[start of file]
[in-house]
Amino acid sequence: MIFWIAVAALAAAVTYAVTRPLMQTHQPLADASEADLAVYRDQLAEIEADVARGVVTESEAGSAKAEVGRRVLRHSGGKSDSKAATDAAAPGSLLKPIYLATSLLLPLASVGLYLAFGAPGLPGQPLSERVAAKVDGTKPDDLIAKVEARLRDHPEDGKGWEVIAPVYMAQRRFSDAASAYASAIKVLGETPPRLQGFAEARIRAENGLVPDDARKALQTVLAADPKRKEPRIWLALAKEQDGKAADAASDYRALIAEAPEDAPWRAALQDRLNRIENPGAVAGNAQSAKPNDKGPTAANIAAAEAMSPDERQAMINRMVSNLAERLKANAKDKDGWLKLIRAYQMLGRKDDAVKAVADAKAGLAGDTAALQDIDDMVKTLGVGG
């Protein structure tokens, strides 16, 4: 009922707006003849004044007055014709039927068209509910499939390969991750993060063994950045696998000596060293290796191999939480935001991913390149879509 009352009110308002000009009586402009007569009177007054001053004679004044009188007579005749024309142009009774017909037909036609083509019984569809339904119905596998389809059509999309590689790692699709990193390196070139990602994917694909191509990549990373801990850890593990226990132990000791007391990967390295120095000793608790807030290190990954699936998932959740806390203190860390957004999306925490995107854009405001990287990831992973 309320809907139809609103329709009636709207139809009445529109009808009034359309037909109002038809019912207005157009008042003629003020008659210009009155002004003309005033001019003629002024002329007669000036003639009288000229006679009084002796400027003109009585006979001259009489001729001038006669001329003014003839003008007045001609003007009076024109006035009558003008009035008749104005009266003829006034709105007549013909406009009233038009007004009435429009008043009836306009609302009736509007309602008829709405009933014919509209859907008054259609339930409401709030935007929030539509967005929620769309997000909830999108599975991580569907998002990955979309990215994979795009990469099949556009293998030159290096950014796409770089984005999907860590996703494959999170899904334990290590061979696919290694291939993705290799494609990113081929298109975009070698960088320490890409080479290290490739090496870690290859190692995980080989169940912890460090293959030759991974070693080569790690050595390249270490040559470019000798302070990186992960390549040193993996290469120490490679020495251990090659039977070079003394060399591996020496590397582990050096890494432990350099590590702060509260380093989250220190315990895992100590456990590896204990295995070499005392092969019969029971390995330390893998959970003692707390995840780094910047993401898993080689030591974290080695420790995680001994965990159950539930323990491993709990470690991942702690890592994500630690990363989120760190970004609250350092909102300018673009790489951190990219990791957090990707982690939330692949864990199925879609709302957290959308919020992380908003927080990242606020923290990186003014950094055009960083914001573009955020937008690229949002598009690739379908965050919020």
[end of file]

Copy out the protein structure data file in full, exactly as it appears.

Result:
[in-house]
Amino acid sequence: MIFWIAVAALAAAVTYAVTRPLMQTHQPLADASEADLAVYRDQLAEIEADVARGVVTESEAGSAKAEVGRRVLRHSGGKSDSKAATDAAAPGSLLKPIYLATSLLLPLASVGLYLAFGAPGLPGQPLSERVAAKVDGTKPDDLIAKVEARLRDHPEDGKGWEVIAPVYMAQRRFSDAASAYASAIKVLGETPPRLQGFAEARIRAENGLVPDDARKALQTVLAADPKRKEPRIWLALAKEQDGKAADAASDYRALIAEAPEDAPWRAALQDRLNRIENPGAVAGNAQSAKPNDKGPTAANIAAAEAMSPDERQAMINRMVSNLAERLKANAKDKDGWLKLIRAYQMLGRKDDAVKAVADAKAGLAGDTAALQDIDDMVKTLGVGG
């Protein structure tokens, strides 16, 4: 009922707006003849004044007055014709039927068209509910499939390969991750993060063994950045696998000596060293290796191999939480935001991913390149879509 009352009110308002000009009586402009007569009177007054001053004679004044009188007579005749024309142009009774017909037909036609083509019984569809339904119905596998389809059509999309590689790692699709990193390196070139990602994917694909191509990549990373801990850890593990226990132990000791007391990967390295120095000793608790807030290190990954699936998932959740806390203190860390957004999306925490995107854009405001990287990831992973 309320809907139809609103329709009636709207139809009445529109009808009034359309037909109002038809019912207005157009008042003629003020008659210009009155002004003309005033001019003629002024002329007669000036003639009288000229006679009084002796400027003109009585006979001259009489001729001038006669001329003014003839003008007045001609003007009076024109006035009558003008009035008749104005009266003829006034709105007549013909406009009233038009007004009435429009008043009836306009609302009736509007309602008829709405009933014919509209859907008054259609339930409401709030935007929030539509967005929620769309997000909830999108599975991580569907998002990955979309990215994979795009990469099949556009293998030159290096950014796409770089984005999907860590996703494959999170899904334990290590061979696919290694291939993705290799494609990113081929298109975009070698960088320490890409080479290290490739090496870690290859190692995980080989169940912890460090293959030759991974070693080569790690050595390249270490040559470019000798302070990186992960390549040193993996290469120490490679020495251990090659039977070079003394060399591996020496590397582990050096890494432990350099590590702060509260380093989250220190315990895992100590456990590896204990295995070499005392092969019969029971390995330390893998959970003692707390995840780094910047993401898993080689030591974290080695420790995680001994965990159950539930323990491993709990470690991942702690890592994500630690990363989120760190970004609250350092909102300018673009790489951190990219990791957090990707982690939330692949864990199925879609709302957290959308919020992380908003927080990242606020923290990186003014950094055009960083914001573009955020937008690229949002598009690739379908965050919020």